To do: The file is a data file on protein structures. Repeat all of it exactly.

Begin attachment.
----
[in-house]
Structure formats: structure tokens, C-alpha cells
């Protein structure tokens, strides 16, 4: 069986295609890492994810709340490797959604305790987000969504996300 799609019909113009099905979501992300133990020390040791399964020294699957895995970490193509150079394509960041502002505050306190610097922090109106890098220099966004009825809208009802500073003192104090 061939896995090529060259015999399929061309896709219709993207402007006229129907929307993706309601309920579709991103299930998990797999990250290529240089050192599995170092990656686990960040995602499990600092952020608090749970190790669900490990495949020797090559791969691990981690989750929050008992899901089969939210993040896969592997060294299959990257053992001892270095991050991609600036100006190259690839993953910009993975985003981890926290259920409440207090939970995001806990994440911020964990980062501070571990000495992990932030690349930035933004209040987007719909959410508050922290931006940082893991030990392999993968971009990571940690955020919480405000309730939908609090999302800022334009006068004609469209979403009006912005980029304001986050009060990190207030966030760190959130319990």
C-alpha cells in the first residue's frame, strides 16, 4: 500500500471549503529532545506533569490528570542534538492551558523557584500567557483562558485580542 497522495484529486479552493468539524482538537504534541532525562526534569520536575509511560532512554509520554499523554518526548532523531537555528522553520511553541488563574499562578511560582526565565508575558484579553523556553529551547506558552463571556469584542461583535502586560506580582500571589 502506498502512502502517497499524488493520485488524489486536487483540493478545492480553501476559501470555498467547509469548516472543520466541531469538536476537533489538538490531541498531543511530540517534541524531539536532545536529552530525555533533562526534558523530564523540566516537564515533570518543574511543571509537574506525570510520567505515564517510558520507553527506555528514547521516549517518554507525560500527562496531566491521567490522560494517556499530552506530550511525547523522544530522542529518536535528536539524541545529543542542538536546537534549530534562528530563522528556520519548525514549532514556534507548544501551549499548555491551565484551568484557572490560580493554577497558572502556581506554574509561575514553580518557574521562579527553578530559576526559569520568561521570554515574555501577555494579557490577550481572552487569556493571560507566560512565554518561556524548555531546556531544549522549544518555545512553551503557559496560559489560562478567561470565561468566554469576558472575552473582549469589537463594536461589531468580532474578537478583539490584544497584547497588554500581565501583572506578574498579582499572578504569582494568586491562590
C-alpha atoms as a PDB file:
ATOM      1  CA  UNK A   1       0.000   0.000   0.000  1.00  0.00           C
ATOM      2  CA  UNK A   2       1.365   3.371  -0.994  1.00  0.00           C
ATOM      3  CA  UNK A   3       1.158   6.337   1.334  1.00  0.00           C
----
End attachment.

[in-house]
Structure formats: structure tokens, C-alpha cells
């Protein structure tokens, strides 16, 4: 069986295609890492994810709340490797959604305790987000969504996300 799609019909113009099905979501992300133990020390040791399964020294699957895995970490193509150079394509960041502002505050306190610097922090109106890098220099966004009825809208009802500073003192104090 061939896995090529060259015999399929061309896709219709993207402007006229129907929307993706309601309920579709991103299930998990797999990250290529240089050192599995170092990656686990960040995602499990600092952020608090749970190790669900490990495949020797090559791969691990981690989750929050008992899901089969939210993040896969592997060294299959990257053992001892270095991050991609600036100006190259690839993953910009993975985003981890926290259920409440207090939970995001806990994440911020964990980062501070571990000495992990932030690349930035933004209040987007719909959410508050922290931006940082893991030990392999993968971009990571940690955020919480405000309730939908609090999302800022334009006068004609469209979403009006912005980029304001986050009060990190207030966030760190959130319990």
C-alpha cells in the first residue's frame, strides 16, 4: 500500500471549503529532545506533569490528570542534538492551558523557584500567557483562558485580542 497522495484529486479552493468539524482538537504534541532525562526534569520536575509511560532512554509520554499523554518526548532523531537555528522553520511553541488563574499562578511560582526565565508575558484579553523556553529551547506558552463571556469584542461583535502586560506580582500571589 502506498502512502502517497499524488493520485488524489486536487483540493478545492480553501476559501470555498467547509469548516472543520466541531469538536476537533489538538490531541498531543511530540517534541524531539536532545536529552530525555533533562526534558523530564523540566516537564515533570518543574511543571509537574506525570510520567505515564517510558520507553527506555528514547521516549517518554507525560500527562496531566491521567490522560494517556499530552506530550511525547523522544530522542529518536535528536539524541545529543542542538536546537534549530534562528530563522528556520519548525514549532514556534507548544501551549499548555491551565484551568484557572490560580493554577497558572502556581506554574509561575514553580518557574521562579527553578530559576526559569520568561521570554515574555501577555494579557490577550481572552487569556493571560507566560512565554518561556524548555531546556531544549522549544518555545512553551503557559496560559489560562478567561470565561468566554469576558472575552473582549469589537463594536461589531468580532474578537478583539490584544497584547497588554500581565501583572506578574498579582499572578504569582494568586491562590
C-alpha atoms as a PDB file:
ATOM      1  CA  UNK A   1       0.000   0.000   0.000  1.00  0.00           C
ATOM      2  CA  UNK A   2       1.365   3.371  -0.994  1.00  0.00           C
ATOM      3  CA  UNK A   3       1.158   6.337   1.334  1.00  0.00           C